Sunday, April 22, 2007

Revisiting The Times’s Coverage of the Duke Rape Case

Today's New York Times features a disappointing, though not surprising, non-apology from Public Editor Byron Calame, tasked with impartially evaluating the paper's year-long coverage of the Nifong/Mangum Hoax. In particular, the so-called "reader's representative" directly addressed some of the egregious flaws in last August's much-maligned, 5700 word attempt by sports reporter Duff Wilson to justify rogue prosecutor Mike Nifong's railroading of three innocent men for a crime that never occurred. Unable or unwilling to defend his paper's numerous inflammatory and factually discredited Hoax opinion pieces, Calame deftly avoided commenting on the views expressed by the Times's columnists - including those whose attacks he previously supported. Instead, Calame, refusing to acknowledge the obvious but uncomfortable truth that its liberal bias greatly influenced its coverage, rationalized the paper's shameful journalistic performance by offering supposed "insight" into the decisions behind its slanted reporting.

THE official declaration of the innocence of three former Duke University lacrosse players accused of sexually assaulting a stripper triggered a flood of critical e-mails to the public editor. Many readers focused their ire on The Times’s massive Aug. 25 “portrait” of the case, or on the paper’s outspoken sports columnists. Others called on me to agree that a liberal bias favoring the dancer, who was African-American, had corrupted The Times’s coverage, or to urge the paper to apologize to the three young white men.

After rereading the Times news stories published since my column on the Duke case a year ago, I decided to take a close look at the handling of the 5,700-word Page 1 article of Aug. 25, which some critics have made a proxy for the paper’s overall coverage. I found that the past year’s articles generally reported both sides, and that most flaws flowed from journalistic lapses rather than ideological bias.

An important caveat: As public editor, I have sought to avoid evaluating opinion articles because I haven’t found a universally acceptable yardstick for measuring what is good opinion and what is bad. So my review excluded Times columnists — including the sports commentators critical of Duke — who may have held forth on the case. Several columnists in The Times, it should be noted, in both the news columns and the opinion pages, have expressed strong support for the accused over the past year.

The controversial case started in March 2006 when the stripper said she had been gang-raped by three Duke lacrosse players after performing at a party organized by leaders of the team. Despite DNA evidence that didn’t match, the three were indicted in April and May by a grand jury in Durham, N.C., where Duke is located, at the behest of Michael B. Nifong, the district attorney. As formal complaints mounted about Mr. Nifong’s handling of the case, he asked the North Carolina attorney general in mid-January to take over the prosecution; the attorney general did so, and declared the accused innocent on April 11.

The Aug. 25 review of the Duke case was nearly three times as long as any previous story about the investigation. The article made extensive use of 1,850 pages of prosecution evidence to which Duff Wilson, the straightforward lead reporter on the story, had obtained access. The key document — exclusive to The Times — was the 33-page typed “case notes” report of Sgt. Mark D. Gottlieb, a Durham police investigator.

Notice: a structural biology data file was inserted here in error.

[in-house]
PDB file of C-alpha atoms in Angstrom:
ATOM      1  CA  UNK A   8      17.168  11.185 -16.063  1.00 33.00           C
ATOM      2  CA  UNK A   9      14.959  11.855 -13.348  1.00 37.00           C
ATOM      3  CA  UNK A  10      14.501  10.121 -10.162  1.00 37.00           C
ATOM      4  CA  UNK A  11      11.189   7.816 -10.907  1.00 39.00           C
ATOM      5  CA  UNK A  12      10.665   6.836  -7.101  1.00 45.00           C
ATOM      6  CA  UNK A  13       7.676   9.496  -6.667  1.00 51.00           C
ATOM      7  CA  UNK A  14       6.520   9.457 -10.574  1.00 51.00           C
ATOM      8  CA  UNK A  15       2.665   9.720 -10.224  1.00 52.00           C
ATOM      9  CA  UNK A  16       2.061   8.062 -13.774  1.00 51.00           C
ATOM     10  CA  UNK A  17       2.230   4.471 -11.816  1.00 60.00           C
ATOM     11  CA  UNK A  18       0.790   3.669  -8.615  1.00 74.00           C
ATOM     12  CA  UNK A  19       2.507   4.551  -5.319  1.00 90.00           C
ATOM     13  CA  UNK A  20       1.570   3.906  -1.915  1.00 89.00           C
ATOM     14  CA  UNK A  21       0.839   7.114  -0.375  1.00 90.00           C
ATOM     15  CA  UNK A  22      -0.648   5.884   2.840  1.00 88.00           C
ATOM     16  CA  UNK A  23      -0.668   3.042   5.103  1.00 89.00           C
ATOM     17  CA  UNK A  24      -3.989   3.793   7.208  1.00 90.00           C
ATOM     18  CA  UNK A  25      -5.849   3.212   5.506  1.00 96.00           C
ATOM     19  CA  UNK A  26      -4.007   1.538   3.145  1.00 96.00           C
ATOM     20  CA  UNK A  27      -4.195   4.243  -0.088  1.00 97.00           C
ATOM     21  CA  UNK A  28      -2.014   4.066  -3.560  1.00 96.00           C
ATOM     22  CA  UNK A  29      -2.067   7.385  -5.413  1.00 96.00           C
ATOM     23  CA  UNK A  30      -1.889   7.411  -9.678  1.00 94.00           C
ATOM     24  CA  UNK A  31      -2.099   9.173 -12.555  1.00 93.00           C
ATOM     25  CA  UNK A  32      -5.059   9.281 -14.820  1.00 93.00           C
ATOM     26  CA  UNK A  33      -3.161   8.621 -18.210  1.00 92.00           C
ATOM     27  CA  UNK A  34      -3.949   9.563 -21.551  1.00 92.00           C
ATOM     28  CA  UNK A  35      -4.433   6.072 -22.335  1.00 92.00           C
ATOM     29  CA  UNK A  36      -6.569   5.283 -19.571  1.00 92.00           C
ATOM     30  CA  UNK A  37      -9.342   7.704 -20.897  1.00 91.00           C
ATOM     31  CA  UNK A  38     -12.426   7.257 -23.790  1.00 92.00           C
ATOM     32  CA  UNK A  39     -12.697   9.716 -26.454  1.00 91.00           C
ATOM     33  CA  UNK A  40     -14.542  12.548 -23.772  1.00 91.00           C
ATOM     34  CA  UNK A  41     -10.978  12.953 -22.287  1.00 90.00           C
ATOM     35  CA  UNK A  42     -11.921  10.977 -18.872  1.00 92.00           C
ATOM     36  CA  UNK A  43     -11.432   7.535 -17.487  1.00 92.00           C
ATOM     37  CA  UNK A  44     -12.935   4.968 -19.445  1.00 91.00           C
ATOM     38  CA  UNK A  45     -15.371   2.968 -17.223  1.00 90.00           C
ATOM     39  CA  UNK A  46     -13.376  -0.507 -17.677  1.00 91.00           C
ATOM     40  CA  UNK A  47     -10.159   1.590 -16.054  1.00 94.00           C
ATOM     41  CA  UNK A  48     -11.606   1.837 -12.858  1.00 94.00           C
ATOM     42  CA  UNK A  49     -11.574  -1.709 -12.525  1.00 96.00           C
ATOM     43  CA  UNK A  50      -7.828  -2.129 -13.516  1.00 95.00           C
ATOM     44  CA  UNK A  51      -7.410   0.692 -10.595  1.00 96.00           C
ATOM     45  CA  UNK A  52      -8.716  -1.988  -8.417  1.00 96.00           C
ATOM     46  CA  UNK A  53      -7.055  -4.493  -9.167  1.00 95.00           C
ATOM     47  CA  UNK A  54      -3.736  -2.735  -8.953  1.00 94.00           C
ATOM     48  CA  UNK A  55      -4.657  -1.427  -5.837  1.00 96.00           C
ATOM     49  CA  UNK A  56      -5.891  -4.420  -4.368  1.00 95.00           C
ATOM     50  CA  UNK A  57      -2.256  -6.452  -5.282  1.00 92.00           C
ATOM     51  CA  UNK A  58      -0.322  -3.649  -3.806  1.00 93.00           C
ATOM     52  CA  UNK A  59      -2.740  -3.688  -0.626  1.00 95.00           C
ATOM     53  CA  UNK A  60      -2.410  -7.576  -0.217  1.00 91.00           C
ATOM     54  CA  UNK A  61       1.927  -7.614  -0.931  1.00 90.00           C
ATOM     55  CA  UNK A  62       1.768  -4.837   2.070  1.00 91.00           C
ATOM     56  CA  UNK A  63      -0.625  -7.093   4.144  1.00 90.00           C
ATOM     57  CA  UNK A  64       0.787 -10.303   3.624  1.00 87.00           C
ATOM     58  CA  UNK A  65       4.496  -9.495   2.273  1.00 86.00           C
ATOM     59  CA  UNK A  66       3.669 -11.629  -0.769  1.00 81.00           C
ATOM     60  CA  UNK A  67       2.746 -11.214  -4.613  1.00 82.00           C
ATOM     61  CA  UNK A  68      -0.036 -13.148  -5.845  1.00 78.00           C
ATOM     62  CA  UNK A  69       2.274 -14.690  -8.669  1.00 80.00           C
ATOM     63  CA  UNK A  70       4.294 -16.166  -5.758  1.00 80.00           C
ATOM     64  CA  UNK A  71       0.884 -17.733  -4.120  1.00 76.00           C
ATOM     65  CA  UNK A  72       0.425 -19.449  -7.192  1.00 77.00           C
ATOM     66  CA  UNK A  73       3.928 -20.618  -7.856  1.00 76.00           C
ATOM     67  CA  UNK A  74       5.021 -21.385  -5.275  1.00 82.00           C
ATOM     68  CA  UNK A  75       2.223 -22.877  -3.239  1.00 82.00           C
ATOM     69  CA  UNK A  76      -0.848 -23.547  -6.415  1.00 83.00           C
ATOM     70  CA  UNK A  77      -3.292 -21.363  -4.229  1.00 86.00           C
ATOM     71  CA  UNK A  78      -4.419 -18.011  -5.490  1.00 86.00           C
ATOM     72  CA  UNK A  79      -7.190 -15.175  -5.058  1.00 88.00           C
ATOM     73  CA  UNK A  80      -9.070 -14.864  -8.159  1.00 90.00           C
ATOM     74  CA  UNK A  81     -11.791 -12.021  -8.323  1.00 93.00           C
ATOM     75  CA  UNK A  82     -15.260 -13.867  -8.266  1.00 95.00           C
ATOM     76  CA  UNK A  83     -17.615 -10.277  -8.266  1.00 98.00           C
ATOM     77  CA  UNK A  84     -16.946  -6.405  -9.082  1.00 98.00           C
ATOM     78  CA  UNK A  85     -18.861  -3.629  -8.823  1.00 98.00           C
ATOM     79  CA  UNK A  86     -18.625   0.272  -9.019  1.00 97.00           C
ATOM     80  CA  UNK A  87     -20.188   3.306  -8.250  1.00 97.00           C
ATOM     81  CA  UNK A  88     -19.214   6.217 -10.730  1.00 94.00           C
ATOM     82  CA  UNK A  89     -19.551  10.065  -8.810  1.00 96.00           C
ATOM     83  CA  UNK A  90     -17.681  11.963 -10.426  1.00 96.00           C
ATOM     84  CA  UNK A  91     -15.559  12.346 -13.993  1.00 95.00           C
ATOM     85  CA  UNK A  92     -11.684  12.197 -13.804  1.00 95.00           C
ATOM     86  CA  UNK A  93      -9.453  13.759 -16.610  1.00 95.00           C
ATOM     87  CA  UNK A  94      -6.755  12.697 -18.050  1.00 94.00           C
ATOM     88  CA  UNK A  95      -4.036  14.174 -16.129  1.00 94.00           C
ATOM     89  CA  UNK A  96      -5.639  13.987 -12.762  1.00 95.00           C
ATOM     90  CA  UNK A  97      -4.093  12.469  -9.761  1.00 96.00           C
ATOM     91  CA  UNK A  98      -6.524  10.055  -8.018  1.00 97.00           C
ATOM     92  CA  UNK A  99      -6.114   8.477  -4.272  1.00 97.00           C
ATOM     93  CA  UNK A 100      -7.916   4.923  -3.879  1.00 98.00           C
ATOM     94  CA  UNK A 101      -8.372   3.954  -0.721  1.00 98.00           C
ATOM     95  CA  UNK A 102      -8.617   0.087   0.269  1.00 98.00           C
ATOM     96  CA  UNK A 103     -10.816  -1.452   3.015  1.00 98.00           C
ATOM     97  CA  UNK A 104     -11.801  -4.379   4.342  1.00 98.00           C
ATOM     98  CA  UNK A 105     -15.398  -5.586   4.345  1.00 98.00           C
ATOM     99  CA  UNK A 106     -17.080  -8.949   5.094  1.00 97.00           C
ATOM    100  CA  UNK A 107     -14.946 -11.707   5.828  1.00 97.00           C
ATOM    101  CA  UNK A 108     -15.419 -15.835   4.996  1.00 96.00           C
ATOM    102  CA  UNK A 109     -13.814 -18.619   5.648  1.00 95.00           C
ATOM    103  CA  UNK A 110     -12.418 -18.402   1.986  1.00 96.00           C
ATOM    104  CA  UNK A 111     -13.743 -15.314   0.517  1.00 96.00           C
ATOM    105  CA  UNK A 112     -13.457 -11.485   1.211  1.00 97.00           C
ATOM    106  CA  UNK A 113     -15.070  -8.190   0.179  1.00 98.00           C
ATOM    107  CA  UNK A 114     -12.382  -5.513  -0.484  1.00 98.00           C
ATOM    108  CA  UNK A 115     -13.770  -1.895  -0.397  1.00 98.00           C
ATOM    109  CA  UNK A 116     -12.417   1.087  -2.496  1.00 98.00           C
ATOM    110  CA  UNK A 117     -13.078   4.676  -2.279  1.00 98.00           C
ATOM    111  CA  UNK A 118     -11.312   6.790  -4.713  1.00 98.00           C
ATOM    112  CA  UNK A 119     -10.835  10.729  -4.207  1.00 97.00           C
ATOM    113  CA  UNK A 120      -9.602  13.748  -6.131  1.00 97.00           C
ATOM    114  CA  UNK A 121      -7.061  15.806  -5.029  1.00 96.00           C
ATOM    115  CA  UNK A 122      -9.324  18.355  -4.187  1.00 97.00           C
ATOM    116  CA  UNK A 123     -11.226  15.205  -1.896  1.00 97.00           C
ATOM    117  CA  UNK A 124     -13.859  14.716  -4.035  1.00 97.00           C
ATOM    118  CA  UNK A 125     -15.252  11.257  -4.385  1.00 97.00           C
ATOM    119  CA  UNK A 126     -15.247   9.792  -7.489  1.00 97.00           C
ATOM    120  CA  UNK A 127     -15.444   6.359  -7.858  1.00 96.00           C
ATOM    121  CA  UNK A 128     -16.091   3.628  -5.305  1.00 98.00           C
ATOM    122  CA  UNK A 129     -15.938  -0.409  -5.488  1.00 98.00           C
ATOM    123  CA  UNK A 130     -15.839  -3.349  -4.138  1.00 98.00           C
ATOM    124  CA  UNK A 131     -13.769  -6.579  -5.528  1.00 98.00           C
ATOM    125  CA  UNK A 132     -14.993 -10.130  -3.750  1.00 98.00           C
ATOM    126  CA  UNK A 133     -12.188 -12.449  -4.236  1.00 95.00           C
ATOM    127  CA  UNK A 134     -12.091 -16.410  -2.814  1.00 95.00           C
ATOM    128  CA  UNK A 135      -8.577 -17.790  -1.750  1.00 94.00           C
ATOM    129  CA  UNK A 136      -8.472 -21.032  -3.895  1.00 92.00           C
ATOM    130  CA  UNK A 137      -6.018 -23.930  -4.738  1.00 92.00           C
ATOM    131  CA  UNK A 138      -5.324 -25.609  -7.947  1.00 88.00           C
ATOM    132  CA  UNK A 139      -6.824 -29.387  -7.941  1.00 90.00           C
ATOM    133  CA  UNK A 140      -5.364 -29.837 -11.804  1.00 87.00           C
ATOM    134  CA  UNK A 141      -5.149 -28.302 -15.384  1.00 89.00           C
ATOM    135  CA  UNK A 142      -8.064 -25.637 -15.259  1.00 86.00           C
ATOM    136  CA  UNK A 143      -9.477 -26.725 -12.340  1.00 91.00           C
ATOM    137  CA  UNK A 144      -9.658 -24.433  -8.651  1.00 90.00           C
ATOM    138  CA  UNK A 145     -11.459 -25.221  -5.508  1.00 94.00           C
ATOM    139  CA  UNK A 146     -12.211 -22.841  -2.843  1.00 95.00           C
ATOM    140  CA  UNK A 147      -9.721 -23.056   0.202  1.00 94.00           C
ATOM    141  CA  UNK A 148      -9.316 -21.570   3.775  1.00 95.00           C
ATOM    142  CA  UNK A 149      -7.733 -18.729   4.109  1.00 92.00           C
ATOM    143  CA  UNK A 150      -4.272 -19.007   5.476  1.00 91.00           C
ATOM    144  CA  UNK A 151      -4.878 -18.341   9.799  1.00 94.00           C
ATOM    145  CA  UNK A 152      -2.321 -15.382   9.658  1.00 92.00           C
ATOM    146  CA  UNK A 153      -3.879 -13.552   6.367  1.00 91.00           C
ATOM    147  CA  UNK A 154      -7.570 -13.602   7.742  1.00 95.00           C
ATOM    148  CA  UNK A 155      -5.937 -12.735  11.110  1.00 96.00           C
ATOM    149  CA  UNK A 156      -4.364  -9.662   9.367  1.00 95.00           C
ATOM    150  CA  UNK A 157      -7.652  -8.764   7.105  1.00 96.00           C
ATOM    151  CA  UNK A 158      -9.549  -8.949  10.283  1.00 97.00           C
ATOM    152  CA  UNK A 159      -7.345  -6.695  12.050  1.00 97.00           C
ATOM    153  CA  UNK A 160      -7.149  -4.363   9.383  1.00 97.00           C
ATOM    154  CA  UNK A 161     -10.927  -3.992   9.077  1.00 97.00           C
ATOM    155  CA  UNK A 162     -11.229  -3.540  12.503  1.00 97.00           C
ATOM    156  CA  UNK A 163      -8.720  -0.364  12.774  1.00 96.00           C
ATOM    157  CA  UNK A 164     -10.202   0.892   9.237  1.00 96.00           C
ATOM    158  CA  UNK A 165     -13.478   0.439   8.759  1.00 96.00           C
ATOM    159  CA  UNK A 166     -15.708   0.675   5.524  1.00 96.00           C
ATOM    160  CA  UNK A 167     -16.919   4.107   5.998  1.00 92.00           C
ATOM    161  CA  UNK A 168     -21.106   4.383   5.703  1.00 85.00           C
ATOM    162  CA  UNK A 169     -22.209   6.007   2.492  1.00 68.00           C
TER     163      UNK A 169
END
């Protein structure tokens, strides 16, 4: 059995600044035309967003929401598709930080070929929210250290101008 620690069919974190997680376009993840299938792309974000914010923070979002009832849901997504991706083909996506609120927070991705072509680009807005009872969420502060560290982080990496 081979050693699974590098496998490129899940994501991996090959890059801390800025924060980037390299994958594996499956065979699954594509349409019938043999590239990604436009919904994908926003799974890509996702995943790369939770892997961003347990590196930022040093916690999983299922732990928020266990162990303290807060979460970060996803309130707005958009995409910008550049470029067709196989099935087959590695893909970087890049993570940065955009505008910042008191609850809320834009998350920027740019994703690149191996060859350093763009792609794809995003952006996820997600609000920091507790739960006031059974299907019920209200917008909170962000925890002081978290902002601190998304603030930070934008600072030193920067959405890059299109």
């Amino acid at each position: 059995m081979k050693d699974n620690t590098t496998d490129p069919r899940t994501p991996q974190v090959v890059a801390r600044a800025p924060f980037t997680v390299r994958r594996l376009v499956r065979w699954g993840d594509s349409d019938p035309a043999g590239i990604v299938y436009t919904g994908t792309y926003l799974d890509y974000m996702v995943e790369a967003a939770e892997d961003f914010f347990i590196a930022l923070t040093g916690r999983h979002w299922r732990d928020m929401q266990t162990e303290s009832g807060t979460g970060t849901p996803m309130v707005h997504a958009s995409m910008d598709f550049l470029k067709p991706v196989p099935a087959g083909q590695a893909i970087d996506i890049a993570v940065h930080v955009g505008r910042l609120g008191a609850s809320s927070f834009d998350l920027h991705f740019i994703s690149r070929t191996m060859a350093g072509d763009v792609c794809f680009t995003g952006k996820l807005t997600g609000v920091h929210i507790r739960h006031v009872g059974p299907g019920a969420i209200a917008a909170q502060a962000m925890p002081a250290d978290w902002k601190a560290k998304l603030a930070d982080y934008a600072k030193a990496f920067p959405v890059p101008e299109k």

Sergeant Gottlieb had acknowledged to defense lawyers, the Aug. 25 article reported, that he “took few handwritten notes, relying instead on his memory and other officers’ notes to write entries in his chronological report of the investigation.” Further complicating The Times’s decision to give substantial weight to the Gottlieb report, the document was in the last batch of evidence that Mr. Nifong turned over to the defense as required by the state’s criminal-case rules. That led one defense lawyer to call the report a “make-up document” that had been “written to try to make up for holes in the prosecution’s case,” the article stated.

Largely on the basis of the sergeant’s report, the Aug. 25 review was significantly less skeptical about Mr. Nifong’s case than a solid 1,600-word June 12 story that had described “a growing perception of a case in trouble.” The August article presented a summary paragraph — the “nut graf,” in newsroom parlance — whose final sentence amounted to The Times’s certifying the district attorney’s case as worthy of a trial.

“By disclosing pieces of evidence favorable to the defendants,” the paragraph stated, “the defense has created an image of a case heading for the rocks. But an examination of the entire 1,850 pages of evidence gathered by the prosecution in the four months after the accusation yields a more ambiguous picture. It shows that while there are big weaknesses in Mr. Nifong’s case, there is also a body of evidence to support his decision to take the matter to a jury.”

This overstated summary was a major flaw in the article that has overshadowed other worthwhile aspects of the story, such as the list, high up, of weaknesses in the prosecution case. Reading the article last August had left me concerned that Times journalists were not sufficiently skeptical in relying so heavily on the Gottlieb notes. I had voiced my concern then to Matthew Purdy, the investigations editor, who had assumed responsibility for news coverage of the Duke case in June. He assured me the paper was continuing to scrutinize Mr. Nifong’s case and behavior.
Regarding Wilson's herculean effort to prop up the dying Hoax, Calame appeared to directly contradict the reporter he describes as "straight-forward." In a conversation with Professor KC Johnson at Defendant Nifong's NC Bar hearing on April 13, Wilson attempted to revise the premise that Gottlieb's notes offered the imagined "body of evidence." Calame's words put to rest that shaky assertion. Professor Johnson described Wilson's attempt to revise history as follows: